Poll finds most people in UK don’t know how many Jews perished in Holocaust

Barely a third could name a concentration camp, and one in ten believe the mass murder of Jewish people during WWII is either greatly exaggerated or a myth

The Children of the Kindertransport sculpture, outside Liverpool Street Station in London (John Chase, 2006)
The Children of the Kindertransport sculpture, outside Liverpool Street Station in London (John Chase, 2006)

In a survey among 2,000 adult Britons, 52 percent did not seem to know how many Jews died in the Holocaust and 32% couldn’t name a single concentration camp.

The Conference on Jewish Material Claims Against Germany, or Claims Conference, on Wednesday published the results of the survey, which it conducted in the United Kingdom in October ahead of the anniversary of the 1938 Kristallnacht pogroms in Germany and Austria on November 10.

“We are very concerned to see the profound gaps in knowledge of the Holocaust,” said Gideon Taylor, the president of the Claims Conference, which is the body representing Jewish communities and organizations in reparations talks with Germany.

Although 63% were able to name the Auschwitz concentration camp, just 14% recalled Bergen-Belsen, 10% Dachau, and 6% Treblinka.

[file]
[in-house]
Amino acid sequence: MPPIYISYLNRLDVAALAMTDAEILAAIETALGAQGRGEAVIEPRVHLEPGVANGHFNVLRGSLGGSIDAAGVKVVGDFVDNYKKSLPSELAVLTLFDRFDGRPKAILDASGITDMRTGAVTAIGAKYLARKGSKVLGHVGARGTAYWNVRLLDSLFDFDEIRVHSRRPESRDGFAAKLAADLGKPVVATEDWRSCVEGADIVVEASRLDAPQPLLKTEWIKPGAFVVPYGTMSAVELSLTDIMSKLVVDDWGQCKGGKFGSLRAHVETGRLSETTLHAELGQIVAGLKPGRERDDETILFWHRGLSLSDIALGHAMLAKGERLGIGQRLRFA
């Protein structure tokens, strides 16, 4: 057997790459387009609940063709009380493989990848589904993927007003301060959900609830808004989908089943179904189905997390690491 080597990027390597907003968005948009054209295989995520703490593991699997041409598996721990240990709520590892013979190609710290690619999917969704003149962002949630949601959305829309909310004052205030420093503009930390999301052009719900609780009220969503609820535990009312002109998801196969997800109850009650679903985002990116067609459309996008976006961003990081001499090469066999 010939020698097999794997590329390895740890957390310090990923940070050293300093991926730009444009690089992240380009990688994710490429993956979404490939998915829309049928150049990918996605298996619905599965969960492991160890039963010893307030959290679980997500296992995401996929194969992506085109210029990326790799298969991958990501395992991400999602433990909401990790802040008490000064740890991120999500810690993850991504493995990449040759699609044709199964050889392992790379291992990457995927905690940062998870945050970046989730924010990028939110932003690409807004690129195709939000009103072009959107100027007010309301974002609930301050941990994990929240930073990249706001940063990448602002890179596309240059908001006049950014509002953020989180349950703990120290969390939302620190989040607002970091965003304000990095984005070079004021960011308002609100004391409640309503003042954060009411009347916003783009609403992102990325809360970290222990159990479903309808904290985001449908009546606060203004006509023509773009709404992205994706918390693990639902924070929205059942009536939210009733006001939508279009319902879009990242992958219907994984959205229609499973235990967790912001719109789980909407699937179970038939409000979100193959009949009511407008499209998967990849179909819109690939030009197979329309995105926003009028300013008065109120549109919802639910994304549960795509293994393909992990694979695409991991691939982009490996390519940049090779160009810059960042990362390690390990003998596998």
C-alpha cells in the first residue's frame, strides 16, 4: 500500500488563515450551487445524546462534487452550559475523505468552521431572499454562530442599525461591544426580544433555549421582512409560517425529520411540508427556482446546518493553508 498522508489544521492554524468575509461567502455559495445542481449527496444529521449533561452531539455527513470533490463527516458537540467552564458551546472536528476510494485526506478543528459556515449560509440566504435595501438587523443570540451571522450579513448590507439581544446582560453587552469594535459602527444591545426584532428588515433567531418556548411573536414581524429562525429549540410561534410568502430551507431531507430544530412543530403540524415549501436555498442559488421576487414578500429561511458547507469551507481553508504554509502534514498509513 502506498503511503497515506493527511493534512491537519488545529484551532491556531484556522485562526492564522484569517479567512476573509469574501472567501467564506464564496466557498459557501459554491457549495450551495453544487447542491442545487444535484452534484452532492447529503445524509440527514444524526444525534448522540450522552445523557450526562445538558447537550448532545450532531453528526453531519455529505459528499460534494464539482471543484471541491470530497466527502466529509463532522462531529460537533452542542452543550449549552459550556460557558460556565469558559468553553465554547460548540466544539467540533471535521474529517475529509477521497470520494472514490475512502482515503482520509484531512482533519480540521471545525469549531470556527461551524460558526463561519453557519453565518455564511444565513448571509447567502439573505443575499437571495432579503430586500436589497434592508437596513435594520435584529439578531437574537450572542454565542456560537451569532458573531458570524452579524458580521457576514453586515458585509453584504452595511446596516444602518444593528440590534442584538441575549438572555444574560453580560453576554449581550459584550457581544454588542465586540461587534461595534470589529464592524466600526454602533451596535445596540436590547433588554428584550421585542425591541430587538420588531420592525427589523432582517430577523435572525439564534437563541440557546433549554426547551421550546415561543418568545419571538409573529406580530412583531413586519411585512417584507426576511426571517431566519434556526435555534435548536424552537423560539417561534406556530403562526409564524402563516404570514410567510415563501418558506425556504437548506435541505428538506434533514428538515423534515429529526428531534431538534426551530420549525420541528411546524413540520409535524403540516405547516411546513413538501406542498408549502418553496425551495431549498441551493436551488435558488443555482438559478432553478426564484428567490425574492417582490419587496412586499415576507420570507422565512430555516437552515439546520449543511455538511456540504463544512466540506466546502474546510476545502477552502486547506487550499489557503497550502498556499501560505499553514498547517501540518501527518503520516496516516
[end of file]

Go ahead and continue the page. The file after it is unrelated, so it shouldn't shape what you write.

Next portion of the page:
Nearly a quarter, 22%, said they believe less than two million Jews died during the Holocaust. One in ten agreed that “the Holocaust is a myth or has been greatly exaggerated.”

There was also poor knowledge of Britain’s actions to save victims during the Holocaust, with 67% believing all, or at least, some Jewish immigration was allowed. However, Britain did not allow any Jewish refugees in as soon as the war started.

Also, 76% of respondents did not know what the Kindertransport was, a campaign in 1938-1939 that brought nearly 10,000 Jewish children from Europe to Britain to save them from the Holocaust.

“It is particularly disappointing to find that the Kindertransport, an important historic chapter, that reflected the best of humanity and should serve as a beacon of hope in the darkest of times, is being forgotten,” said Greg Schneider, Claims Conference executive vice president.

Jewish children boarding ship as part of a kindertransport out of Nazi occupied Europe. (Courtesy of Pamela Sturhoofd)

There was firm support for continuing Holocaust education in schools (88%), partly to prevent it from happening again, a development that 56% believe is possible.

The organization’s findings about levels of Holocaust awareness in Britain suggest Americans are less knowledgeable than Britons.

In a Claims Conference survey in the United States last year, 31% of respondents said they believed that substantially fewer than 6 million Jews were killed during the Holocaust. Almost half of Americans, or 45%, couldn’t name a single concentration camp. The survey had a 2% error of margin.

In the same survey, 76% said they had never heard of the Kindertransport.

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